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Effects of Thermal Regimes, Starvation and Age on Heat Tolerance of the Parthenium Beetle Zygogramma bicolorata (Coleoptera: Chrysomelidae) following Dynamic and Static Protocols

  • Frank Chidawanyika ,

    Affiliation Agricultural Research Council, Plant Protection Research Institute, Weeds Division, Hilton, South Africa

  • Casper Nyamukondiwa,

    Affiliation Department of Biology and Biotechnological Sciences, College of Science, Botswana International University of Science and Technology (BIUST), Palapye, Botswana

  • Lorraine Strathie,

    Affiliation Agricultural Research Council, Plant Protection Research Institute, Weeds Division, Hilton, South Africa

  • Klaus Fischer

    Affiliation Zoological Institute & Museum, University of Greifswald, Greifswald, Germany


Temperature and resource availability are key elements known to limit the occurrence and survival of arthropods in the wild. In the current era of climate change, critical thermal limits and the factors affecting these may be of particular importance. We therefore investigated the critical thermal maxima (CTmax) of adult Zygogramma bicolorata beetles, a biological control agent for the invasive plant Parthenium hysterophorus, in relation to thermal acclimation, hardening, age, and food availability using static (constant) and dynamic (ramping) protocols. Increasing temperatures and exposure times reduced heat survival. In general, older age and lack of food reduced heat tolerance, suggesting an important impact of resource availability. Acclimation at constant temperatures did not affect CTmax, while fluctuating thermal conditions resulted in a substantial increase. Hardening at 33°C and 35°C improved heat survival in fed young and mid-aged but only partly in old beetles, while CTmax remained unaffected by hardening throughout. These findings stress the importance of methodology when assessing heat tolerance. Temperature data recorded in the field revealed that upper thermal limits are at least occasionally reached in nature. Our results therefore suggest that the occurrence of heat waves may influence the performance and survival of Z. bicolorata, potentially impacting on its field establishment and effectiveness as a biological control agent.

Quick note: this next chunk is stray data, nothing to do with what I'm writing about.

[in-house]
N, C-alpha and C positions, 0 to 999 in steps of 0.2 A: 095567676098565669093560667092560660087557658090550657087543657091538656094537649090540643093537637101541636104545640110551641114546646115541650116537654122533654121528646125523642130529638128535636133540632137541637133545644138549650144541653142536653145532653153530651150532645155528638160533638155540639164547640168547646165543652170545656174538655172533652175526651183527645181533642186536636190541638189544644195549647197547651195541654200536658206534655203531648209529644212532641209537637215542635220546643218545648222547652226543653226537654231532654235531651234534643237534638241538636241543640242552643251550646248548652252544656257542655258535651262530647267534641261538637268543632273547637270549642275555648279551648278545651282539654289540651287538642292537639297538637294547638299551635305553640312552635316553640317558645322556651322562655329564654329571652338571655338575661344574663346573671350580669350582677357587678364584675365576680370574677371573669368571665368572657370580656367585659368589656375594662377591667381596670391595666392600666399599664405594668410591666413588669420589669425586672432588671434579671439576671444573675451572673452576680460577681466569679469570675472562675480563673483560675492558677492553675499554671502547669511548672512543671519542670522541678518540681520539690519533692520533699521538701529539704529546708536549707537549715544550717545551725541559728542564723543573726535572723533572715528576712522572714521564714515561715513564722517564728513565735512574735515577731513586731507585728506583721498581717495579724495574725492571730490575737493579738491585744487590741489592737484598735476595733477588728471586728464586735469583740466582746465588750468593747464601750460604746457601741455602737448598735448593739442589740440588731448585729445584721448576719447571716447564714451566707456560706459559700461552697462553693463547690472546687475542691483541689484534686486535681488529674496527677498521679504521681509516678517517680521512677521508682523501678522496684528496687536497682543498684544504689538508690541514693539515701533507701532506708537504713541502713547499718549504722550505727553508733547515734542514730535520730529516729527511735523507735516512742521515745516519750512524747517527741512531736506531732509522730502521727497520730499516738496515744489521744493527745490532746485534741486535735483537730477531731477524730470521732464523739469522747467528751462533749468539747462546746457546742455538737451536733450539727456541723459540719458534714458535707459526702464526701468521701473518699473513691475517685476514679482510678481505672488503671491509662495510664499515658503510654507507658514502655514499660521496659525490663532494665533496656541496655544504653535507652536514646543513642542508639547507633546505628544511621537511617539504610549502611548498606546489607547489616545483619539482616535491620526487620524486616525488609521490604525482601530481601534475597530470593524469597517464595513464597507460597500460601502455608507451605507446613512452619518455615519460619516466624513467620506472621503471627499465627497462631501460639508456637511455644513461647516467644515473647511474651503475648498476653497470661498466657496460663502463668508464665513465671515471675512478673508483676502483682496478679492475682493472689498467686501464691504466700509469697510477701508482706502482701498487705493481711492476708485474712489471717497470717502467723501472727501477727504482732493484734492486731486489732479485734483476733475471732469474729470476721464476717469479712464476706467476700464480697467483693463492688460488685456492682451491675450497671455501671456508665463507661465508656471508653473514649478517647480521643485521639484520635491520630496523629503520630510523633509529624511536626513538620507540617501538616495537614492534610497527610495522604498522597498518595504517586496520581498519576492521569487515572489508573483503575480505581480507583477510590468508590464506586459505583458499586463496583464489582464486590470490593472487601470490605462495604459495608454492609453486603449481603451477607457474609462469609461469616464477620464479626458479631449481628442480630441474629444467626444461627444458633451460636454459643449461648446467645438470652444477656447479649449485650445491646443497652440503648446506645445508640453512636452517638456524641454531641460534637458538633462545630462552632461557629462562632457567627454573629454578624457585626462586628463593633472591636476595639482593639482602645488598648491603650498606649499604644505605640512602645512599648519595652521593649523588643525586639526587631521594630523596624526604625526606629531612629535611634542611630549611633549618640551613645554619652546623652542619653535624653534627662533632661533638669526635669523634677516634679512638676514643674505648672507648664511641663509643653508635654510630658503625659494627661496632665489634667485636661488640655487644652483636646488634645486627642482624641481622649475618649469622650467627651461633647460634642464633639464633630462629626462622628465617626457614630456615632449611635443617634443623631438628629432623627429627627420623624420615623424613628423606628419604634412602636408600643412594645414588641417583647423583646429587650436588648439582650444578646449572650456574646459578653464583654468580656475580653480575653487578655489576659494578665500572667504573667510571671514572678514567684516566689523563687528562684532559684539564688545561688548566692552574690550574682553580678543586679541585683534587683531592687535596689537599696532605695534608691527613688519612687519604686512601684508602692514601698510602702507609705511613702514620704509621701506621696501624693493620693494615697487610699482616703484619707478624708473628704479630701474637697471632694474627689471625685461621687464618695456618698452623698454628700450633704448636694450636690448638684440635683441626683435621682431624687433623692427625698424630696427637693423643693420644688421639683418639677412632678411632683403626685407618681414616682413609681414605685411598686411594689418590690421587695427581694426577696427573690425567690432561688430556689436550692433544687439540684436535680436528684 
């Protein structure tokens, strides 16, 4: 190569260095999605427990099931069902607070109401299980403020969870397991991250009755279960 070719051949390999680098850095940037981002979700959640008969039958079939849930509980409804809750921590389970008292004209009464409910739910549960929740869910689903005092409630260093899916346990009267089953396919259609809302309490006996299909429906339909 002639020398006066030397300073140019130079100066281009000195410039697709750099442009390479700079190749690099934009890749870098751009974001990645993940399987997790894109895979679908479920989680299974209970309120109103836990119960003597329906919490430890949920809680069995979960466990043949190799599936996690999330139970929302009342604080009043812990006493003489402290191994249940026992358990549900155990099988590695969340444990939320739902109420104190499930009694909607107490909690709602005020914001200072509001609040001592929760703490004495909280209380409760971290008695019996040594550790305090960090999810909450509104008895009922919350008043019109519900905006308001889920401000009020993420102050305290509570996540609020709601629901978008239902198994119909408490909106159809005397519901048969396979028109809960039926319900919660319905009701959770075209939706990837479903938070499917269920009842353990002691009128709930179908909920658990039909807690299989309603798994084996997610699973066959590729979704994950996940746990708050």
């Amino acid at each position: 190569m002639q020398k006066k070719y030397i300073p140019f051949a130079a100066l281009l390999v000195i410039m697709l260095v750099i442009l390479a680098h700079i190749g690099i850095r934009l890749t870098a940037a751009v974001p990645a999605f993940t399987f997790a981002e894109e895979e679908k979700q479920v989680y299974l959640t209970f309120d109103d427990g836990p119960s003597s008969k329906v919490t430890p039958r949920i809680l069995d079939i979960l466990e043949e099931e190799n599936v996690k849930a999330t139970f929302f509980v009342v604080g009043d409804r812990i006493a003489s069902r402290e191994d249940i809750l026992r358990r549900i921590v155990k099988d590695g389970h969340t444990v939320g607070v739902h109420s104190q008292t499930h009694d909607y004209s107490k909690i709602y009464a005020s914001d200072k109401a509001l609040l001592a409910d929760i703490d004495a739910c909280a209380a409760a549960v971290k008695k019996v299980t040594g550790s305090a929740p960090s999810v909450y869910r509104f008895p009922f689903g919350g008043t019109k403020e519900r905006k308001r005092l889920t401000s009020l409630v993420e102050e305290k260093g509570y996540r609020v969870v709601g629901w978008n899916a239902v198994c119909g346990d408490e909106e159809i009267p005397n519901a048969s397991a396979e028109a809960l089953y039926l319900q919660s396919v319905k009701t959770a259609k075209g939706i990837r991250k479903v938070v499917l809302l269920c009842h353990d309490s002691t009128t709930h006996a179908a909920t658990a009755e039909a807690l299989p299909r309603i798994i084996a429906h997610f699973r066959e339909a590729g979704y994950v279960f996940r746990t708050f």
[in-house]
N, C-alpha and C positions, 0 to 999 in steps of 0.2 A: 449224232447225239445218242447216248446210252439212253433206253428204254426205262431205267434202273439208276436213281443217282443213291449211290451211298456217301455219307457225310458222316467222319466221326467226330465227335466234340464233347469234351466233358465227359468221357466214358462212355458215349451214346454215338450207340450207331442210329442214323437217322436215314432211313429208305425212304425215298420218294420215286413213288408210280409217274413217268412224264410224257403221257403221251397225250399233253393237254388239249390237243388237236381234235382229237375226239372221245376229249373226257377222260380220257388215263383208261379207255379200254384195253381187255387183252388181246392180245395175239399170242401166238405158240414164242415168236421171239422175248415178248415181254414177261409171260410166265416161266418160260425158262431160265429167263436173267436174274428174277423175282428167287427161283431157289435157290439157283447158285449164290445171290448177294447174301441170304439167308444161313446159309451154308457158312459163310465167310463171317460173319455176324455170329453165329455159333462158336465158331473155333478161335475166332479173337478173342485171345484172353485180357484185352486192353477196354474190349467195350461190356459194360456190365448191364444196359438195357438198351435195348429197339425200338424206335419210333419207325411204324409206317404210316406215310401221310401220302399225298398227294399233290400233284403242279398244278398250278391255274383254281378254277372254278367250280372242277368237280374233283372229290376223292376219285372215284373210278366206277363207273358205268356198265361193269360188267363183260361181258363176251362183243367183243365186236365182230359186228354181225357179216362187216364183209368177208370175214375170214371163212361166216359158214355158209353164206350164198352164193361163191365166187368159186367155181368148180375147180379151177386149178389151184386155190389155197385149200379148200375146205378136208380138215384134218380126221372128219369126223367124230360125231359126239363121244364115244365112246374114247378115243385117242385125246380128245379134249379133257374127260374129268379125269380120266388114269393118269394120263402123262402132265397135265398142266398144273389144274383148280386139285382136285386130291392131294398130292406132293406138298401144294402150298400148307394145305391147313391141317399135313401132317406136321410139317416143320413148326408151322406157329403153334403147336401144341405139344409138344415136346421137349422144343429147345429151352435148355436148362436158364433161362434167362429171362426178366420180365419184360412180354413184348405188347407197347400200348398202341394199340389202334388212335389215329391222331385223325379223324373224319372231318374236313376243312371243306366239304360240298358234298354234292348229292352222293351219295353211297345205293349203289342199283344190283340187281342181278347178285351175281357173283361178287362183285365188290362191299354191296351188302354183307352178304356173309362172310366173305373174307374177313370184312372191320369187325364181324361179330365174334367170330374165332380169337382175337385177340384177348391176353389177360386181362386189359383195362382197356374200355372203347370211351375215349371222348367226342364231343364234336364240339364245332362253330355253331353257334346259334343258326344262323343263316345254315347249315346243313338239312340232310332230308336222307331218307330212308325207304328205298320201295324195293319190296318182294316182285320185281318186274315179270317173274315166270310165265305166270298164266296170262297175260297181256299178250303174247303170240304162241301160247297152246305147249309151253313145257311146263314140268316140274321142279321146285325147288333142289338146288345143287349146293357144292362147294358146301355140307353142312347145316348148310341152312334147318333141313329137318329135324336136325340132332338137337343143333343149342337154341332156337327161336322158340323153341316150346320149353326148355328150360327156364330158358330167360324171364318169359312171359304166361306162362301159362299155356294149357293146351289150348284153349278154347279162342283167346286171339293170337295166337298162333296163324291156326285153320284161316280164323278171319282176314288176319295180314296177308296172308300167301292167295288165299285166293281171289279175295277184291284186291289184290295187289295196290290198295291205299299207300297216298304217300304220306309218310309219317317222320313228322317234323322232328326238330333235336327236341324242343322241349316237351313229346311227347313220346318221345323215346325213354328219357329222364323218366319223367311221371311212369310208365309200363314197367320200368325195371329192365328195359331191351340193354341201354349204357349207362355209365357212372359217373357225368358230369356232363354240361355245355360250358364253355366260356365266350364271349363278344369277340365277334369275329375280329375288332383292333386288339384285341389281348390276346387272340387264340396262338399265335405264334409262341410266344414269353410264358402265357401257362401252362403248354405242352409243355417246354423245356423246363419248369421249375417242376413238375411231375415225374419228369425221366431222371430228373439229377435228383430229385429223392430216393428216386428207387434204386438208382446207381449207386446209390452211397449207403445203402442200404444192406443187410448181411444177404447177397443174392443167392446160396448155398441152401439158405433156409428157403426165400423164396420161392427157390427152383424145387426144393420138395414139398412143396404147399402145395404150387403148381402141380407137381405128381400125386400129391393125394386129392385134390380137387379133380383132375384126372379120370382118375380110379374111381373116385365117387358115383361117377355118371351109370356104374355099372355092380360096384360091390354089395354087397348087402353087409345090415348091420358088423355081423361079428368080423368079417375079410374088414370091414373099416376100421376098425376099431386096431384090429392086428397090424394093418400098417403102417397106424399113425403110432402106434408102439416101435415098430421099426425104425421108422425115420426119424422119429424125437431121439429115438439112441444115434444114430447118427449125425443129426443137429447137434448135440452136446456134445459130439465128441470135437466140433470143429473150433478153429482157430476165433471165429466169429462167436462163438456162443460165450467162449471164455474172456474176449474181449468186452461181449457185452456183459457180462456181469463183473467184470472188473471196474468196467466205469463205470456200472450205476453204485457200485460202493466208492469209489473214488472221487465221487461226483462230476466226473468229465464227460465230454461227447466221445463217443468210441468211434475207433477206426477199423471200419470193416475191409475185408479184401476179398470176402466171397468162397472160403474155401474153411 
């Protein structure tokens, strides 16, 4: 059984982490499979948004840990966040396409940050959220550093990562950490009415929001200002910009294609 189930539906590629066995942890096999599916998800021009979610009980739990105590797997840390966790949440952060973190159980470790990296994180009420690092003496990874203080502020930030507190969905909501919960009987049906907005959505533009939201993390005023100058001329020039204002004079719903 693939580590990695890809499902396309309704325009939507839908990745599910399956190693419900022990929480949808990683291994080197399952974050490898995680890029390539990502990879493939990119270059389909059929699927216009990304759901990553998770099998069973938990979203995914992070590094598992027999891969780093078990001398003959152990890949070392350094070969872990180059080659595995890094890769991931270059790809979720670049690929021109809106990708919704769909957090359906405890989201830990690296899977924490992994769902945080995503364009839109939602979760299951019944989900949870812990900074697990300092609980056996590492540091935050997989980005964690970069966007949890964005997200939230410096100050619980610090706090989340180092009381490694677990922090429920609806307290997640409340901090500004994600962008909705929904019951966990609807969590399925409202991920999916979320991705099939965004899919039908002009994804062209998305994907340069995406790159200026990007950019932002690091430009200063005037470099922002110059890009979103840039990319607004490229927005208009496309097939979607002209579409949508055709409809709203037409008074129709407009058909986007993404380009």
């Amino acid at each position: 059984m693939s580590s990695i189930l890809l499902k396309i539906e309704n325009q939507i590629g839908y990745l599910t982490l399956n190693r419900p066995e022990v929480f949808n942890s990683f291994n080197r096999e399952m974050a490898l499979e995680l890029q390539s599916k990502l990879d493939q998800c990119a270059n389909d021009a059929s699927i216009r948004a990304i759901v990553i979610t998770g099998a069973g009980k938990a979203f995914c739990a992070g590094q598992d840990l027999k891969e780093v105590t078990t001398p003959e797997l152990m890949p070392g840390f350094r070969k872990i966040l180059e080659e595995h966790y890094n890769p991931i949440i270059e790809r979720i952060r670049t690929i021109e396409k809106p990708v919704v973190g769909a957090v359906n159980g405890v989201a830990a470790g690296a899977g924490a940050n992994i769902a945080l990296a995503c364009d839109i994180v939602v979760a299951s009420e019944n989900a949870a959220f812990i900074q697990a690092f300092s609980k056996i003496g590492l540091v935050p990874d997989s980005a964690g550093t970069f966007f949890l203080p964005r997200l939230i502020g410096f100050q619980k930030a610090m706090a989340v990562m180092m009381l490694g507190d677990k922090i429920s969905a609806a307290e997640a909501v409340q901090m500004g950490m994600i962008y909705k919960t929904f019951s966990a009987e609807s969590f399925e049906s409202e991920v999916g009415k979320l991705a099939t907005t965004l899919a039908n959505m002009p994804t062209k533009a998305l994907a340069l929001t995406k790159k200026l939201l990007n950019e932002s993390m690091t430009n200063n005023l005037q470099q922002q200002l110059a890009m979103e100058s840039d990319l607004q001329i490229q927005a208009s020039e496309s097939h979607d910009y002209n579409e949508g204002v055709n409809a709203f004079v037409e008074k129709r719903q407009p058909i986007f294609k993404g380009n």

In ectotherms, the capacity for thermal regulation is limited such that ambient temperature has direct consequences on overall fitness [1]. This is because variation in temperature directly influences physiological processes in insects such as metabolic rates [1,2]. Consequently, recent climate change has caused range shifts [3,4] and phenological changes in many insects [57].